The Neurobiology of Childhood Maltreatment

Liana W. Shelby MA
Hawaii School of Professional Psychology, Honolulu, Hawaii
liana.shelby@gmail.com


Introduction

One area of research that has been receiving increasing focus involves the effects of abuse and neglect on the developing brain, especially during infancy and early childhood (Child Welfare Information Gateway, 2009). Children's experiences, including their interactions with other people, have a significant impact on how they react to and express themselves in different situations. Both genetic factors and life experiences are necessary for optimum brain development (Shonkoff & Phillips, 2000).
     The brain's ability to adapt to its environment is a part of normal development. All children need stimulation and nurturance for healthy development. If these are lacking (e.g., if a child's caretakers are indifferent or hostile) the child's brain development may be impaired. Researchers believe that there are sensitive periods for development of certain capabilities (CWIG, 2009). These refer to periods of time in the developmental process when certain parts of the brain may be most susceptible to particular experiences. If a child's caregivers are unresponsive or threatening, and the attachment process is disrupted, the child's ability to form any healthy relationships during his or her life may be impaired (Perry, 2000a).
     The organizing framework for children's development is based on the creation of memories (CWIG, 2009). When repeated experiences strengthen a neuronal pathway, the pathway becomes encoded, and it eventually becomes a memory. If the early environment is abusive or neglectful, brains will create memories of these experiences that may adversely color children's view of the world throughout their life. Sometimes, children who have been abused or suffered other trauma may not retain or be able to access explicit memories for their experiences (CWIG, 2009). However, they may retain implicit memories of the physical or emotional sensations, and these implicit memories may produce flashbacks, nightmares, or other uncontrollable reactions (Applegate & Shapiro, 2005).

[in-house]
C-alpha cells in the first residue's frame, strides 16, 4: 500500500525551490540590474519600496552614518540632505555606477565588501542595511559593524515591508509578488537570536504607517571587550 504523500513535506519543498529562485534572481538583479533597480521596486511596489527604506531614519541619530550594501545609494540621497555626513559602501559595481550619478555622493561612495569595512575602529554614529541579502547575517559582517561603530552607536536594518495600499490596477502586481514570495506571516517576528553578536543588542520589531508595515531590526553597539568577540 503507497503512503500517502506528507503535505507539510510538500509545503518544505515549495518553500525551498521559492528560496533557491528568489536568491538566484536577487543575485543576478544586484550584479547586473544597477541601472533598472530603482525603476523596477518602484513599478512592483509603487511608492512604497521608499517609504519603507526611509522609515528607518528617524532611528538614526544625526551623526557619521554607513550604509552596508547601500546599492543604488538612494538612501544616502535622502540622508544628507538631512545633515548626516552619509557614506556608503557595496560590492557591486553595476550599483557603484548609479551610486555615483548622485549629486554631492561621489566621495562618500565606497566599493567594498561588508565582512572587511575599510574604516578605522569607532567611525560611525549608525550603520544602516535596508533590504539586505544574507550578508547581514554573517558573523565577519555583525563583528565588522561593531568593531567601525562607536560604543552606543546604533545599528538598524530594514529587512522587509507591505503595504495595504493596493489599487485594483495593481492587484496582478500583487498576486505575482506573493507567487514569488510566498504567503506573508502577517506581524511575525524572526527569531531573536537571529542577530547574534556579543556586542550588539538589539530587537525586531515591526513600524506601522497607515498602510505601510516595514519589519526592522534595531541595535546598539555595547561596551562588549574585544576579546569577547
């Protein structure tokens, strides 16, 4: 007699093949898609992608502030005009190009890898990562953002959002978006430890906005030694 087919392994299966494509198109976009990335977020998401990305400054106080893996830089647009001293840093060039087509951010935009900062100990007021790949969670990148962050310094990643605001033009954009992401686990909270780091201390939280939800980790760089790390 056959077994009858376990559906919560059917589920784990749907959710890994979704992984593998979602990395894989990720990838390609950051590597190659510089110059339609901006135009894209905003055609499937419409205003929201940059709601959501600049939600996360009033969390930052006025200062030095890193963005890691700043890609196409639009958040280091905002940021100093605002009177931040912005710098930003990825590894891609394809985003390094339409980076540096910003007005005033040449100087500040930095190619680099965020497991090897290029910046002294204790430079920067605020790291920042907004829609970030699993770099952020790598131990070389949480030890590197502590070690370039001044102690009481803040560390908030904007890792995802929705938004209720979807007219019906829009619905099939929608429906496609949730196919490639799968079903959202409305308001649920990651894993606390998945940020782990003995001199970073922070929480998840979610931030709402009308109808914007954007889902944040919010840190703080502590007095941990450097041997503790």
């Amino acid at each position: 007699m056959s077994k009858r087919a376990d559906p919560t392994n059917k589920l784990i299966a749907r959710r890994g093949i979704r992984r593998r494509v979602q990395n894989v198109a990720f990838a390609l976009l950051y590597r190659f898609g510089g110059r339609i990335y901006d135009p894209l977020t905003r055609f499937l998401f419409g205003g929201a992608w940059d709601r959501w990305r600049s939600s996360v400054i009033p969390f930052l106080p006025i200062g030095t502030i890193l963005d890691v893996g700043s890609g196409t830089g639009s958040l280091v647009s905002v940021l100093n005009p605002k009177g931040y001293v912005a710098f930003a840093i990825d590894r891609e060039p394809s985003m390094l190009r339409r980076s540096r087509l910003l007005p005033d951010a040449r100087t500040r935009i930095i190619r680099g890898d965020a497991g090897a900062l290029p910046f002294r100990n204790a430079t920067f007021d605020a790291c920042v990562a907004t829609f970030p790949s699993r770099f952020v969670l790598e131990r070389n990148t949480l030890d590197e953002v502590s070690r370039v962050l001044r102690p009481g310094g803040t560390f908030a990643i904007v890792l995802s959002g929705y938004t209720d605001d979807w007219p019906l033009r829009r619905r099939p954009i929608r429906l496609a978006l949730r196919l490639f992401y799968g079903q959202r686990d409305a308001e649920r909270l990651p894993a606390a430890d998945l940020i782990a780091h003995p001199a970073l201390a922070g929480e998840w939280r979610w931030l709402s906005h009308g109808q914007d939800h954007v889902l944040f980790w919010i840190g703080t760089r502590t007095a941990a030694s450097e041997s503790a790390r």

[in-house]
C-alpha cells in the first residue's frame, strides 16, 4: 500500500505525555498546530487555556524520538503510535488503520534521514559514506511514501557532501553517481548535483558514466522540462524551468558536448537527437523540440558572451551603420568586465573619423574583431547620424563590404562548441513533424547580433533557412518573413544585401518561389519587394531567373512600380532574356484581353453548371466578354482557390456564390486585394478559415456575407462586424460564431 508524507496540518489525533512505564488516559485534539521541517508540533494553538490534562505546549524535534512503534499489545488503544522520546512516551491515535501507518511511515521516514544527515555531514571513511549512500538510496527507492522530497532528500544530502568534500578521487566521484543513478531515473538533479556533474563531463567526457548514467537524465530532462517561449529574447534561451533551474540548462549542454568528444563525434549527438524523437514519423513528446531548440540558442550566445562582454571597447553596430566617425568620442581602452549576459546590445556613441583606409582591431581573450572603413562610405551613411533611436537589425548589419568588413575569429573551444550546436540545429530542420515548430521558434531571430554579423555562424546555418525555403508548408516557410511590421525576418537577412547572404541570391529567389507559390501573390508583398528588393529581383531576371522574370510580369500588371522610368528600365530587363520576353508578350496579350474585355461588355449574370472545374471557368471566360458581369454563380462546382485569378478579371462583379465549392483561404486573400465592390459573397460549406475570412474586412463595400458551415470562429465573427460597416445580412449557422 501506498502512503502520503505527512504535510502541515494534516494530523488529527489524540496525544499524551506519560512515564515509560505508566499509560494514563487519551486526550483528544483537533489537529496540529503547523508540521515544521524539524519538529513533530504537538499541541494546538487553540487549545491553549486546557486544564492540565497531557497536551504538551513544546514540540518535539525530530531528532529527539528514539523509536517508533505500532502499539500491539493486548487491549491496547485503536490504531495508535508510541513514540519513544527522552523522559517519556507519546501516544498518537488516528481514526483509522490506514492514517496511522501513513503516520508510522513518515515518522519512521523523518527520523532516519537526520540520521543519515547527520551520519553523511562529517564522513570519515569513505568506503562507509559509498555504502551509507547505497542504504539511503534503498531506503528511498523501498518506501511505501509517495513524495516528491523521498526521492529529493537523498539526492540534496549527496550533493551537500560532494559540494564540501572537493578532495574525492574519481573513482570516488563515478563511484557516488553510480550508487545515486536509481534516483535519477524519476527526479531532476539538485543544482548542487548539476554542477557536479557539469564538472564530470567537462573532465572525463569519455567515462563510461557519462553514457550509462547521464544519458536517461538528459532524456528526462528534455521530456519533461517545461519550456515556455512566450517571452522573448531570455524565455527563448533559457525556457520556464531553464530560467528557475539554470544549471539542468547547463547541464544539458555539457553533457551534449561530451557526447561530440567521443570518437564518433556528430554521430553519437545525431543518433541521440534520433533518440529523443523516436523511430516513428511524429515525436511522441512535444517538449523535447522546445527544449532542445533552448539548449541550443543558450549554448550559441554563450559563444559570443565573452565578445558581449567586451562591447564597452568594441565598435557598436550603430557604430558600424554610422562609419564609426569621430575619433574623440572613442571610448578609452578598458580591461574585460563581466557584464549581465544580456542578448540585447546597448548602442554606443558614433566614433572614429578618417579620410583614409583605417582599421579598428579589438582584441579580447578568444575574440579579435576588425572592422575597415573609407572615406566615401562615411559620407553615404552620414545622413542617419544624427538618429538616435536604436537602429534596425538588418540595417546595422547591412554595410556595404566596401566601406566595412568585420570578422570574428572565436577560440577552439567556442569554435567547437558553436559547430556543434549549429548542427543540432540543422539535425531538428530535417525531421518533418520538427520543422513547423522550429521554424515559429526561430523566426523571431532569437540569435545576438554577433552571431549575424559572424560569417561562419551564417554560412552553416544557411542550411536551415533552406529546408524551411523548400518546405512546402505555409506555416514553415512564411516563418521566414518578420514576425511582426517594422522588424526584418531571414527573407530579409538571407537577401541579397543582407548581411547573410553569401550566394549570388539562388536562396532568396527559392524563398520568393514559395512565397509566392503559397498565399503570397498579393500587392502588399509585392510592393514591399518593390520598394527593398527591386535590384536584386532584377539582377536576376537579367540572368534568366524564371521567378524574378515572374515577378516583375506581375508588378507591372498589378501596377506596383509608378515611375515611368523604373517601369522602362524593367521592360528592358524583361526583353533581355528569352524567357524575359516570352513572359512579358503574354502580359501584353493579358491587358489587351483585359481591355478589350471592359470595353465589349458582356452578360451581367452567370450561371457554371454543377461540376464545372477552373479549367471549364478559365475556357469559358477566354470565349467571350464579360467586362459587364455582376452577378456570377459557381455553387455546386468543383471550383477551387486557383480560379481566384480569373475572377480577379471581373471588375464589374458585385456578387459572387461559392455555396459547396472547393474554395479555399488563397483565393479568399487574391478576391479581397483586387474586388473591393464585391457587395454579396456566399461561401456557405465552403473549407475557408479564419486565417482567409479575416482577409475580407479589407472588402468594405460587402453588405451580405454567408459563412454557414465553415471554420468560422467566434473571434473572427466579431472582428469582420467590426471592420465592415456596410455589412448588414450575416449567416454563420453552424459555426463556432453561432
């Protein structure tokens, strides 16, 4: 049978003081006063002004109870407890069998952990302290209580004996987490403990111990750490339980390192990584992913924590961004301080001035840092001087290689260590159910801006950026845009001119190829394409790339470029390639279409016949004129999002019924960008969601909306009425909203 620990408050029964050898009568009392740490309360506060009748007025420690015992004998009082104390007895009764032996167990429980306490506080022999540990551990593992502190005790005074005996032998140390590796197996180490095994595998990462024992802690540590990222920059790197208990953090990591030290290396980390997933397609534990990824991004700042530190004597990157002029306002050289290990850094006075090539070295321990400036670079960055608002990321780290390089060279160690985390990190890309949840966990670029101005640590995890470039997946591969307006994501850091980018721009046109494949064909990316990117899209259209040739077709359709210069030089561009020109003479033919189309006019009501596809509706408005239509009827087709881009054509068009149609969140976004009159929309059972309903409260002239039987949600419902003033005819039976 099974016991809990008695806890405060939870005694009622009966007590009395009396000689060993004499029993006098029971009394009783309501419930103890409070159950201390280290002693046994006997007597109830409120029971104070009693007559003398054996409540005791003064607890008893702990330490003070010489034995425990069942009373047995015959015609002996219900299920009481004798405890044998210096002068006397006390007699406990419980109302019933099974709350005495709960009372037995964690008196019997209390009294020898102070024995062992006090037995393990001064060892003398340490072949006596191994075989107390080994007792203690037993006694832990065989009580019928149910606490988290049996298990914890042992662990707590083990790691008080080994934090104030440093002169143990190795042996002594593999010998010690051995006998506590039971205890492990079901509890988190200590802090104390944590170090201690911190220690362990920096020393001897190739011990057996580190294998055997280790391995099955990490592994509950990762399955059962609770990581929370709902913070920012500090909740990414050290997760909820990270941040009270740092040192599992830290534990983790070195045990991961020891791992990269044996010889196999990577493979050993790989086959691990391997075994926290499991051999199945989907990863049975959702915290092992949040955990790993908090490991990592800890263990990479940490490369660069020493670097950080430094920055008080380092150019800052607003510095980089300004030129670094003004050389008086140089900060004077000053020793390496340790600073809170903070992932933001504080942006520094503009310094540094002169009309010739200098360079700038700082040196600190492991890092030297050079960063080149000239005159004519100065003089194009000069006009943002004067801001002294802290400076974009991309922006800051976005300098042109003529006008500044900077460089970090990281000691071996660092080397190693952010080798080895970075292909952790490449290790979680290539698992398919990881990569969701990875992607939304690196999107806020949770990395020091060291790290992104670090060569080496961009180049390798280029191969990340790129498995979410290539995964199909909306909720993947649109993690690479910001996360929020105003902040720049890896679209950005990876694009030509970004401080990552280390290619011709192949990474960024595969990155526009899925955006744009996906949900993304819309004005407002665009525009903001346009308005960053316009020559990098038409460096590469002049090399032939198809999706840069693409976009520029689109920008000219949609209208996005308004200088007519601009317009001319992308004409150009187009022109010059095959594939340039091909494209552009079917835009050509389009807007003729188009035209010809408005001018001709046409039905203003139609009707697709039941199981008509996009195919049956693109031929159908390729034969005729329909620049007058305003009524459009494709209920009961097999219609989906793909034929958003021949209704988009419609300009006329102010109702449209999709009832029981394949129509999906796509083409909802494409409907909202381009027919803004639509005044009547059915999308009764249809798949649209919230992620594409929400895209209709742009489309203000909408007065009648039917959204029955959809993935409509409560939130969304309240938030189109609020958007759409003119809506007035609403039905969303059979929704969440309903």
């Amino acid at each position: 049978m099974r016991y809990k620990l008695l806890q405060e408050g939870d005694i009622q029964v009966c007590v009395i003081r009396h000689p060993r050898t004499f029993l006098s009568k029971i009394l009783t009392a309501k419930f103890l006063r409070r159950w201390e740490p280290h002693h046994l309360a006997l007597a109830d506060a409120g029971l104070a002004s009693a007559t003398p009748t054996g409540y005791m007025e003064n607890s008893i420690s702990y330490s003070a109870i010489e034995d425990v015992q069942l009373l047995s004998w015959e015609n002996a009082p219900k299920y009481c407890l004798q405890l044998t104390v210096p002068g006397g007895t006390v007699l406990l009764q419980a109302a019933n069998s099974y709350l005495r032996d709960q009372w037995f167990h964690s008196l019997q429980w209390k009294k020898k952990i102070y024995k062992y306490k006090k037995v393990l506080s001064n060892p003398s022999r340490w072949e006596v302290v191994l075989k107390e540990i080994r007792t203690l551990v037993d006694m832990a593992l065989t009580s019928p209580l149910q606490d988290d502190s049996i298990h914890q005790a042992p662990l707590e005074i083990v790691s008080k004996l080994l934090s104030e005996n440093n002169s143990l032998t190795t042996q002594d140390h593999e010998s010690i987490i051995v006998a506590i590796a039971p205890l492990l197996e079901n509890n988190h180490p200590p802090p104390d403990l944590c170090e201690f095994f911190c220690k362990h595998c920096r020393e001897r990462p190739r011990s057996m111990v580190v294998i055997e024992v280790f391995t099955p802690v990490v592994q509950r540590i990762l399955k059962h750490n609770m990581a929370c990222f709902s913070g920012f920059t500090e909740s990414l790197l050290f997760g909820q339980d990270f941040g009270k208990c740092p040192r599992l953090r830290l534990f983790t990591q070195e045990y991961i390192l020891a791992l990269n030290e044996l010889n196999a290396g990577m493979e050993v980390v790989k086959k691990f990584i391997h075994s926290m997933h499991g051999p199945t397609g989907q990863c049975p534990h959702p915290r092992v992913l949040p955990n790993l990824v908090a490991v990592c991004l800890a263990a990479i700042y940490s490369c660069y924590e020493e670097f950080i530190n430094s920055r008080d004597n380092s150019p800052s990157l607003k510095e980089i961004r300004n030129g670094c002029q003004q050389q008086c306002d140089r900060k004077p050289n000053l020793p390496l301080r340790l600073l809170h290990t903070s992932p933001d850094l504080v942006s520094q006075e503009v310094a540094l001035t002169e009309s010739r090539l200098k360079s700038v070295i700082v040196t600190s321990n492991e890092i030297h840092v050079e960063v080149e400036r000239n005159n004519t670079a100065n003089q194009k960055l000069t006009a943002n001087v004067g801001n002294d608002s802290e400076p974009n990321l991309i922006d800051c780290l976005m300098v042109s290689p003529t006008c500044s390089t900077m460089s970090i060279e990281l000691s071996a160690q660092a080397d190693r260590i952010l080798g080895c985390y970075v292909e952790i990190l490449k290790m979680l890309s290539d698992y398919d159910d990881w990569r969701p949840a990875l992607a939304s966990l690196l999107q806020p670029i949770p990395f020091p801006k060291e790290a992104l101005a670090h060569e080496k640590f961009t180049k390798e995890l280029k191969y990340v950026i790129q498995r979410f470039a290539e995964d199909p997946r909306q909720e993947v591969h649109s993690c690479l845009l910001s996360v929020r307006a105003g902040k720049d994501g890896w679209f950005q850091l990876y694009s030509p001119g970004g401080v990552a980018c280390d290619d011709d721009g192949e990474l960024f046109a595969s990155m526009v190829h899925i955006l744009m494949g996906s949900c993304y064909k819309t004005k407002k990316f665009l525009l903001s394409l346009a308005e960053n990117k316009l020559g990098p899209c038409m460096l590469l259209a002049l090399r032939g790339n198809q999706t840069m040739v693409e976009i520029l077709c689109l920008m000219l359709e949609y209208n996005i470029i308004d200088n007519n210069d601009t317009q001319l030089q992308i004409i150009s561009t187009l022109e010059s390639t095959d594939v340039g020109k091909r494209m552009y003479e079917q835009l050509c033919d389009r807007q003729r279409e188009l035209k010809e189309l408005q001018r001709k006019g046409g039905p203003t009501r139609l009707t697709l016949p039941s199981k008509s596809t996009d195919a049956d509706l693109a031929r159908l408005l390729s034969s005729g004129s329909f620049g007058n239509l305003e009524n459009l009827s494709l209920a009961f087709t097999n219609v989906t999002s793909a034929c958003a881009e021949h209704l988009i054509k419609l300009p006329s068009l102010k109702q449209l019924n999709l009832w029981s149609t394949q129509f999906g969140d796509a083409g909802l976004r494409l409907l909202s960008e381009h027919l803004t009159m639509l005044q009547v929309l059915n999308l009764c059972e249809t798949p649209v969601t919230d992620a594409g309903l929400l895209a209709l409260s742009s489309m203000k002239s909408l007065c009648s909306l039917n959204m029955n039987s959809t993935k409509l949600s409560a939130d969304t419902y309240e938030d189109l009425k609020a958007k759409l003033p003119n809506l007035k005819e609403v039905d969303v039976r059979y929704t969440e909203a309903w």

This literature review studies how the brain develops from infancy through adolescence, and the subsequent effects of this maltreatment on brain development. Further, the psychopathology associated with childhood maltreatment, the neurobiological mechanisms, and the cognitive consequences are described.


Effects of Maltreatment on Brain Development
Abuse

Physical abuse can cause direct damage to a baby's or child's developing brain (CWIG, 2009). In the long-term, shaking can damage the fragile brain so that a child develops a range of sensory impairments, as well as cognitive, learning, and behavioral disabilities. Further, children who experience the stress of abuse will focus their brain's resources on survival and responding to threats in their environment. This chronic stimulation of the brain's fear response means that the regions of the brain involved in this response are frequently activated (Perry, 2000a). Other regions of the brain, such as those involved in complex thought and abstract cognition, are less frequently activated, and the child becomes less competent at processing this type of information. Early maltreatment experiences may alter a child's brain neuro-chemical balance which subsequently alters their ability to interact positively with others (CWIG, 2009). Additionally, altered brain development in children who have been maltreated may be the result of their brains adapting to their negative environment (CWIG, 2009). The result may be a child who has difficulty functioning when presented with a world of kindness, nurturing, and stimulation.

Neglect

Malnutrition, a classic example of neglect, both before and during the first few years after birth, can result in stunted brain growth and slower passage of electrical signals in the brain (Shonkoff & Phillips, 2000). This is due, in part, to the negative effect of malnutrition on the myelination process in the developing brain (Zero To Three, 2009). The most common form of malnutrition in the United States, iron deficiency, can affect the growing brain and result in cognitive and motor delays, anxiety, depression, social problems, and attention problems (Shonkoff & Phillips, 2000).  For children to master developmental tasks, they need opportunities, encouragement, and acknowledgment from their caregivers. If this stimulation is lacking during children’s early years, the weak neuronal pathways that had been developed in expectation of these experiences may wither and die, and the children may not achieve the usual developmental milestones.